Sunday, July 3, 2011

BW 27: Z is for Zhivago

I'm getting closer to reading Dr. Zhivago by Boris Pasternak.  I kind of have a mental as well as written list of books I want to read and since I am doing the A to Z challenge by author, two books away from the P's.  If I decided to do it by title, I'd never get to it.  I've already read Tolstoy's War and Peace and Anna Karenina.   I don't know what it is I find so fascinating about Russian Literature. Maybe it is the time period, the characters or just the writing.  Pasternak himself has an interesting history.

He was born in 1890 in Moscow and studied philosophy at Moscow University.   He worked in a chemical factory during world war one and then ended up working for the soviet commissariat of education after the revolution.   His first book of poetry was published in 1913.  He had to turn to translating European writers works for 10 years from 1933 to 1943 because his political viewpoint was opposed by the soviets and didn't meet the communist party line.  During this time, he wrote Dr. Zhivago, but it was rejected by soviet publishers in 1956.   His manuscript was smuggled out of the country and published in Italy in 1957.  He was awarded the Nobel Prize for literature in 1958  but he was unable to leave the country to accept it.  He was forced to decline the prize by his government.  The book was on the New York Times best seller list for 26 weeks in 1958 and 1959.   One of the reasons I decided to read the book is because of the Take a Chance  challenge to read a book from my birth year. I discovered it was on the list.   Pasternak died of natural causes in 1960 at the age of 70.  The novel was banned in Russia until 1987.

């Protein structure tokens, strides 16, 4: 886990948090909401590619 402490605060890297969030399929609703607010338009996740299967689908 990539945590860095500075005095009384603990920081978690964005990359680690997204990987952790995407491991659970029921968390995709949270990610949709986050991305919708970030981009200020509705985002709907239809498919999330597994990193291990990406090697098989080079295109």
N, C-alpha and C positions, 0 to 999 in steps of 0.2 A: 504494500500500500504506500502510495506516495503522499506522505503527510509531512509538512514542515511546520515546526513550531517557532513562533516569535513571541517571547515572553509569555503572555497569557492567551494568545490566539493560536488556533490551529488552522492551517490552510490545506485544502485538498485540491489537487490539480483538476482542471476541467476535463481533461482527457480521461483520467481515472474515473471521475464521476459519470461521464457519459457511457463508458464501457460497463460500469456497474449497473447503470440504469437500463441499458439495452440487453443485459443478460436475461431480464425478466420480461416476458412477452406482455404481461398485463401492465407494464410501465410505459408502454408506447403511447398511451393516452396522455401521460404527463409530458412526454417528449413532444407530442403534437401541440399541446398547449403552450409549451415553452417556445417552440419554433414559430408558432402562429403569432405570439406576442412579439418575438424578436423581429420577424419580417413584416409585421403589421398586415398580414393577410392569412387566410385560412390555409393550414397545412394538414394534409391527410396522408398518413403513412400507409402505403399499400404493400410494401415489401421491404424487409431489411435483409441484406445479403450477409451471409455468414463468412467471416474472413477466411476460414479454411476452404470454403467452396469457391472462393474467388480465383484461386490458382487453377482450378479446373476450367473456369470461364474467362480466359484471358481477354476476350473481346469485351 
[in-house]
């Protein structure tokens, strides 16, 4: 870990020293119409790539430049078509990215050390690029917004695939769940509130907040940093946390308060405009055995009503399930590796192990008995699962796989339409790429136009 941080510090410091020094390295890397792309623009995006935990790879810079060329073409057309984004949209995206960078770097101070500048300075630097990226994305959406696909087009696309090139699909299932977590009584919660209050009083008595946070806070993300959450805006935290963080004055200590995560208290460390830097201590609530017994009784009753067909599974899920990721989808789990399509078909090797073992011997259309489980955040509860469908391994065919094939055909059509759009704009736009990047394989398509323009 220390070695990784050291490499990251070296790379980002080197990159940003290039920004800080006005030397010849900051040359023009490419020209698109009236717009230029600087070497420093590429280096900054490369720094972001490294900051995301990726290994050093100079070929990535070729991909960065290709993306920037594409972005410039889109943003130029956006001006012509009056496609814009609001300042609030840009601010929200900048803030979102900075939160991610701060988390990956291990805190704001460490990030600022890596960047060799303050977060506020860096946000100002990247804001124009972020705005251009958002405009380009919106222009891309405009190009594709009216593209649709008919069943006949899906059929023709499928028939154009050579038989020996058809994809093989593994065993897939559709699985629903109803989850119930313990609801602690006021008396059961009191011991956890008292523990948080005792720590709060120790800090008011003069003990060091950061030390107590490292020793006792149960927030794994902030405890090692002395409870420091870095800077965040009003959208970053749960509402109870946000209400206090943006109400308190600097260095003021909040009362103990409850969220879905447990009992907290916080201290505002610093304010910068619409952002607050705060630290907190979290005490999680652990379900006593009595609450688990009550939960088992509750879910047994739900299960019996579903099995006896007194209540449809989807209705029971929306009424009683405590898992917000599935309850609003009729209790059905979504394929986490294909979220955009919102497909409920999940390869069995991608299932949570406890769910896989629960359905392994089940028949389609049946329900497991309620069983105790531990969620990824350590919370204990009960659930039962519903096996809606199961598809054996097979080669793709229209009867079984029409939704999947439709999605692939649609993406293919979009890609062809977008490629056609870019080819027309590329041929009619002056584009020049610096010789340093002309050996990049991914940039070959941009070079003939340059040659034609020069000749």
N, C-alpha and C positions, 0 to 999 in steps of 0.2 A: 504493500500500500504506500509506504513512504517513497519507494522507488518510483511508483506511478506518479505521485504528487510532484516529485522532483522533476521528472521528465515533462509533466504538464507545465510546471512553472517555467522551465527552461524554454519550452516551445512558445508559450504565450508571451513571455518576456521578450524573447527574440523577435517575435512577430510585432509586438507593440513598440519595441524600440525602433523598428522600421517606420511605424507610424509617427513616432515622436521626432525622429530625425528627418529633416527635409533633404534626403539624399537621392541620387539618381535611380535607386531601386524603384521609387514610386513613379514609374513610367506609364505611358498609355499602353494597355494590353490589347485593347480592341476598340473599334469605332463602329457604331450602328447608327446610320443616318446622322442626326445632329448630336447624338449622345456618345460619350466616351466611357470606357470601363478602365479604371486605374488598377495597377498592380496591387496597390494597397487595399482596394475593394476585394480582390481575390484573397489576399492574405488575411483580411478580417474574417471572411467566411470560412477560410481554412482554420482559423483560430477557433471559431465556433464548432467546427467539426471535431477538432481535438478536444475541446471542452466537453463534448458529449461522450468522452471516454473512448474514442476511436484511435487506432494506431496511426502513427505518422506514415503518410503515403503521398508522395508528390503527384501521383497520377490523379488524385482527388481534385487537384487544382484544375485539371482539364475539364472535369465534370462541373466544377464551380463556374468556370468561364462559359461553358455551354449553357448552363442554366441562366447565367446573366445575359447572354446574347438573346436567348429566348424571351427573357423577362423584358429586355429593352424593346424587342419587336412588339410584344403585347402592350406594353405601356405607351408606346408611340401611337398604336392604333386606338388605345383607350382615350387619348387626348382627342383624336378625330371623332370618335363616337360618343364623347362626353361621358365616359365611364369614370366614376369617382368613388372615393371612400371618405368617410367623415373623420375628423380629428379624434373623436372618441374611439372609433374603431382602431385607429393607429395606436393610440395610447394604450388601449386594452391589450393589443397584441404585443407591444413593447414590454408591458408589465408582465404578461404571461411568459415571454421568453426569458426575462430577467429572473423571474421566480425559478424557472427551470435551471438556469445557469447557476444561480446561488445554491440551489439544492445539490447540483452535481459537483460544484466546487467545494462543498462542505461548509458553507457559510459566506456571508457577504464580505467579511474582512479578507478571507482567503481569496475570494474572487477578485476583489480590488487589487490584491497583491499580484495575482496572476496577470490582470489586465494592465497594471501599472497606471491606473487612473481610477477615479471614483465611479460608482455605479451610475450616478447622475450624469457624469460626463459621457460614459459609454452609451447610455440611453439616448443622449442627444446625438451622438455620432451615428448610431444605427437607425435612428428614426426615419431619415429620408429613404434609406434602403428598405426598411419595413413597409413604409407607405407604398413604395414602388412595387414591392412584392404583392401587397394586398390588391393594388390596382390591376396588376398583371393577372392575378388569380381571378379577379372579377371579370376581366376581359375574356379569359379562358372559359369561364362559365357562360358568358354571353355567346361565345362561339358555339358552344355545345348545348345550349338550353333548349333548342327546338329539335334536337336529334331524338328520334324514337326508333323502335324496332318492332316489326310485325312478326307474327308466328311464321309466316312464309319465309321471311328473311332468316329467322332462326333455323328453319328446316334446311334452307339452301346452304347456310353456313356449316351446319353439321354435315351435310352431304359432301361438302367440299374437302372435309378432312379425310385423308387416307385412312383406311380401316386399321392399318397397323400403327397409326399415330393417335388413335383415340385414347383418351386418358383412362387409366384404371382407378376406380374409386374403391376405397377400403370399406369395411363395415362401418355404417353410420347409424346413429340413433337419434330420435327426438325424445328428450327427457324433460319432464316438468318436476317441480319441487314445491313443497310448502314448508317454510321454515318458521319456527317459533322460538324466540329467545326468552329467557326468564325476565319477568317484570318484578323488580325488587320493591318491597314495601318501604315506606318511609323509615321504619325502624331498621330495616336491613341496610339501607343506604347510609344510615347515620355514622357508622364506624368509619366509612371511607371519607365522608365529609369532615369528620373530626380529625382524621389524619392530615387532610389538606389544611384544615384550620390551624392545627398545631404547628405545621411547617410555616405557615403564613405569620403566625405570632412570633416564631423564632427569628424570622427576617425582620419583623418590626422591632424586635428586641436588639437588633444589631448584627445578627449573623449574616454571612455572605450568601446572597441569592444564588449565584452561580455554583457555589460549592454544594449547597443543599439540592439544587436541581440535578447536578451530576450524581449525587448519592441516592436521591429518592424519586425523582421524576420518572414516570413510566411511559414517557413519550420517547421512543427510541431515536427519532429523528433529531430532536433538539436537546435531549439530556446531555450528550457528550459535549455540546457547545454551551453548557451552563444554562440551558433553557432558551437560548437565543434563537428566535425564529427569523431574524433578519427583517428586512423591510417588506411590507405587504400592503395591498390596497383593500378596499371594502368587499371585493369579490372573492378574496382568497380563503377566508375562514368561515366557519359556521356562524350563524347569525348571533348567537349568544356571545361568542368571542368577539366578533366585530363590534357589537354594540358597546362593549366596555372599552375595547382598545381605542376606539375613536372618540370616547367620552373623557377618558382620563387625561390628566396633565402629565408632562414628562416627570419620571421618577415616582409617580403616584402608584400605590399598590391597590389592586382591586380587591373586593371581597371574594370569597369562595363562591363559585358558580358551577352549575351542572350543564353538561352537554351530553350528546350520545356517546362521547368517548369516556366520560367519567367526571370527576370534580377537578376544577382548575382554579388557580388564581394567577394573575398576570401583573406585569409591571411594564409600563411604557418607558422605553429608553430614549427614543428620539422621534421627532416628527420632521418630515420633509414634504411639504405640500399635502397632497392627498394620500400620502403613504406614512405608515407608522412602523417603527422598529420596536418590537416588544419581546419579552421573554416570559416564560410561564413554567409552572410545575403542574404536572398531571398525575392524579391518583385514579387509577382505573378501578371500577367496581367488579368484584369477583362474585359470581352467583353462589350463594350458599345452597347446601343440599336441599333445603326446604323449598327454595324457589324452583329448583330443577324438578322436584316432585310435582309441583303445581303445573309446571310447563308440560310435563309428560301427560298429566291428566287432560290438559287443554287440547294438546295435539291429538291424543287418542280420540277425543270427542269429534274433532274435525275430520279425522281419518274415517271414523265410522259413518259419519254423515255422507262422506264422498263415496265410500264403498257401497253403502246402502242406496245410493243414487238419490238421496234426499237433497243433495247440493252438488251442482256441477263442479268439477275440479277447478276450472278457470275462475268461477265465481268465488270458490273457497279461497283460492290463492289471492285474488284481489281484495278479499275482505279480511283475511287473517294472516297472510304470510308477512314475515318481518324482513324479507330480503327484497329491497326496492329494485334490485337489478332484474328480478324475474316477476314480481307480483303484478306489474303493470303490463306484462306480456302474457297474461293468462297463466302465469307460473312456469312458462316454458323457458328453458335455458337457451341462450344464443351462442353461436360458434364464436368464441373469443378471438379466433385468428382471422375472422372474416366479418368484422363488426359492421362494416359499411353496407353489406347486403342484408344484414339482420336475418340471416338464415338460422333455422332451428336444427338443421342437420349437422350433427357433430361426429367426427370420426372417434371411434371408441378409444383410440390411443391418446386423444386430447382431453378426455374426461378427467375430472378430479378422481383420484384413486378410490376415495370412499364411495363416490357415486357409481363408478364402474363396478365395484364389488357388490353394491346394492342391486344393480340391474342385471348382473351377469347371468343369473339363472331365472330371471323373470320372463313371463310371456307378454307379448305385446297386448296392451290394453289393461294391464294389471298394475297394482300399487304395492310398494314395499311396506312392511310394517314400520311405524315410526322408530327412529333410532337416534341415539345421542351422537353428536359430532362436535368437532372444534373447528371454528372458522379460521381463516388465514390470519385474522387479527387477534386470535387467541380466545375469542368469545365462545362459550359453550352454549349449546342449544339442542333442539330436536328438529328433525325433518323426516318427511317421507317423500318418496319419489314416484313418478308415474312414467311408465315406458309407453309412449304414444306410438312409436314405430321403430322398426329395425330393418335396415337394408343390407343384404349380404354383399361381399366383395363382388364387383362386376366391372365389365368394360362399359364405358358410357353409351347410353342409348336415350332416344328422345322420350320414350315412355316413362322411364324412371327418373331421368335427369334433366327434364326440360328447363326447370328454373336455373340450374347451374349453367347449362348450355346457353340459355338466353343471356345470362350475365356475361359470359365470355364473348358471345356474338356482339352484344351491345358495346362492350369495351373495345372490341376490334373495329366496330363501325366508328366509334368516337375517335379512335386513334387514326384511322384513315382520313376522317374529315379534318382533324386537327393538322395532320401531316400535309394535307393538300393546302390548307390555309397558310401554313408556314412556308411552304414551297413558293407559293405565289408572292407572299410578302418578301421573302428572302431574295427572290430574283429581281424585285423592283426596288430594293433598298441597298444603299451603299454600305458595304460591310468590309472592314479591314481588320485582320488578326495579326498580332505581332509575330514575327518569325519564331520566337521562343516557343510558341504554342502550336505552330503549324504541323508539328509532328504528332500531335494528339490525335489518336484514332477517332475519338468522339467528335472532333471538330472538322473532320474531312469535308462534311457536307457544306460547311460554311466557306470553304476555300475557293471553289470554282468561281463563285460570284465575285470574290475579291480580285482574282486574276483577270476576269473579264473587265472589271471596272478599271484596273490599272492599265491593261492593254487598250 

Dr. Zhivago is a political social romantic drama about 5 young people during the Russian Revolution spanning from 1901 to 1943. Sounds similar to War and Peace so it will be interesting to compare this one to them.  Here's an interesting piece of trivia.   Boris's father, Leonid was a Russian Impressionist painter and not only painted portraits of Tolstoy but illustrated War and Peace.   

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  1. I've wanted to read Dr. Zhivago after learning to play the theme song from the movie as a teenager. Perhaps this will be one of the remaining 25 books that I'll read during the rest of the challenge.

    There have been so many good books that I've learned about through this challenge and reading other people's reviews!

  2. I've read Dr. Zhivago twice. Once when I was a romantic late teen/early 20's girl. Thought it was wonderful. I reread as an adult and it had lost its charm. I think because it seemed to me to be nothing but an overblown story (well written and dramatic!) excusing adultery. Deliberate, uncaring adultery. So, you know what, I personally think there are better 'classics' out there to read.



  3. I've gotten rather behind in my reviewing, so this weeks post is three fantasy book reviews--each of five words or less.


Thank you for your kind comments.